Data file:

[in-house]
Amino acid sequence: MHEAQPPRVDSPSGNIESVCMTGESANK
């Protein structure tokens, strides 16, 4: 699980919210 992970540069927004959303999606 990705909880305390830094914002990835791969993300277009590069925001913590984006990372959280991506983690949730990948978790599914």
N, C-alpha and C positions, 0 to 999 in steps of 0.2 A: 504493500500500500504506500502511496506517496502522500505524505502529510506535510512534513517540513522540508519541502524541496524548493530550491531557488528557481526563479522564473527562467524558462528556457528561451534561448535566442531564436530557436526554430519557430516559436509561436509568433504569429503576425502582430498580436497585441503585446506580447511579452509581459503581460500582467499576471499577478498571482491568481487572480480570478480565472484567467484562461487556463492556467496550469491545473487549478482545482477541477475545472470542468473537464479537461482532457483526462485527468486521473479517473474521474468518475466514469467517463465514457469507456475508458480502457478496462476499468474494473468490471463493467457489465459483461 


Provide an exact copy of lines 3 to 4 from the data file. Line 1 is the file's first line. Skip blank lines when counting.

């Protein structure tokens, strides 16, 4: 699980919210 992970540069927004959303999606 990705909880305390830094914002990835791969993300277009590069925001913590984006990372959280991506983690949730990948978790599914």
N, C-alpha and C positions, 0 to 999 in steps of 0.2 A: 504493500500500500504506500502511496506517496502522500505524505502529510506535510512534513517540513522540508519541502524541496524548493530550491531557488528557481526563479522564473527562467524558462528556457528561451534561448535566442531564436530557436526554430519557430516559436509561436509568433504569429503576425502582430498580436497585441503585446506580447511579452509581459503581460500582467499576471499577478498571482491568481487572480480570478480565472484567467484562461487556463492556467496550469491545473487549478482545482477541477475545472470542468473537464479537461482532457483526462485527468486521473479517473474521474468518475466514469467517463465514457469507456475508458480502457478496462476499468474494473468490471463493467457489465459483461 